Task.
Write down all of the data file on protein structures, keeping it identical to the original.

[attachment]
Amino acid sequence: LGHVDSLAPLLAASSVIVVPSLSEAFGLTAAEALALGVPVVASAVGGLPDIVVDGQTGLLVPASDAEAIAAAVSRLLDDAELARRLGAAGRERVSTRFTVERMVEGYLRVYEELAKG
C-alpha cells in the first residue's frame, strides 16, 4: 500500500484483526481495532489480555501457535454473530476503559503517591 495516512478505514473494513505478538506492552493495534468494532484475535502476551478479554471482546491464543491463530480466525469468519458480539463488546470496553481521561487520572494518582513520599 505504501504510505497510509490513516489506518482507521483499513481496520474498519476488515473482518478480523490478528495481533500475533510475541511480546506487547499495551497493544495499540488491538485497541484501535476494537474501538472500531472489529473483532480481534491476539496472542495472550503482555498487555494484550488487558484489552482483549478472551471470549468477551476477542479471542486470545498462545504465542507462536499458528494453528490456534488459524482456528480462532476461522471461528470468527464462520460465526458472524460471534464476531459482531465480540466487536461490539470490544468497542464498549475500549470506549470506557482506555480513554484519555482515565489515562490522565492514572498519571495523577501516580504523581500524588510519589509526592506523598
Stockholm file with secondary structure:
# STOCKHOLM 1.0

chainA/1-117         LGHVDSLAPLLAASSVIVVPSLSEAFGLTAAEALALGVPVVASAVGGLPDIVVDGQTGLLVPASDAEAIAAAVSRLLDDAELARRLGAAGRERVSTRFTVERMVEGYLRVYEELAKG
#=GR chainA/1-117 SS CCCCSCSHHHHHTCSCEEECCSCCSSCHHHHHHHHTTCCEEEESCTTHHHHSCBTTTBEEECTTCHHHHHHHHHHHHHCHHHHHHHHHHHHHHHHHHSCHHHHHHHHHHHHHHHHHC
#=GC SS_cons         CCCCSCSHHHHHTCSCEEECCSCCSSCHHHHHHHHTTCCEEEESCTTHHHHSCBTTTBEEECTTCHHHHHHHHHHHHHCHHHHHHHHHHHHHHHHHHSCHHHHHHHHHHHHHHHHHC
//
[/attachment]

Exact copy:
Amino acid sequence: LGHVDSLAPLLAASSVIVVPSLSEAFGLTAAEALALGVPVVASAVGGLPDIVVDGQTGLLVPASDAEAIAAAVSRLLDDAELARRLGAAGRERVSTRFTVERMVEGYLRVYEELAKG
C-alpha cells in the first residue's frame, strides 16, 4: 500500500484483526481495532489480555501457535454473530476503559503517591 495516512478505514473494513505478538506492552493495534468494532484475535502476551478479554471482546491464543491463530480466525469468519458480539463488546470496553481521561487520572494518582513520599 505504501504510505497510509490513516489506518482507521483499513481496520474498519476488515473482518478480523490478528495481533500475533510475541511480546506487547499495551497493544495499540488491538485497541484501535476494537474501538472500531472489529473483532480481534491476539496472542495472550503482555498487555494484550488487558484489552482483549478472551471470549468477551476477542479471542486470545498462545504465542507462536499458528494453528490456534488459524482456528480462532476461522471461528470468527464462520460465526458472524460471534464476531459482531465480540466487536461490539470490544468497542464498549475500549470506549470506557482506555480513554484519555482515565489515562490522565492514572498519571495523577501516580504523581500524588510519589509526592506523598
Stockholm file with secondary structure:
# STOCKHOLM 1.0

chainA/1-117         LGHVDSLAPLLAASSVIVVPSLSEAFGLTAAEALALGVPVVASAVGGLPDIVVDGQTGLLVPASDAEAIAAAVSRLLDDAELARRLGAAGRERVSTRFTVERMVEGYLRVYEELAKG
#=GR chainA/1-117 SS CCCCSCSHHHHHTCSCEEECCSCCSSCHHHHHHHHTTCCEEEESCTTHHHHSCBTTTBEEECTTCHHHHHHHHHHHHHCHHHHHHHHHHHHHHHHHHSCHHHHHHHHHHHHHHHHHC
#=GC SS_cons         CCCCSCSHHHHHTCSCEEECCSCCSSCHHHHHHHHTTCCEEEESCTTHHHHSCBTTTBEEECTTCHHHHHHHHHHHHHCHHHHHHHHHHHHHHHHHHSCHHHHHHHHHHHHHHHHHC
//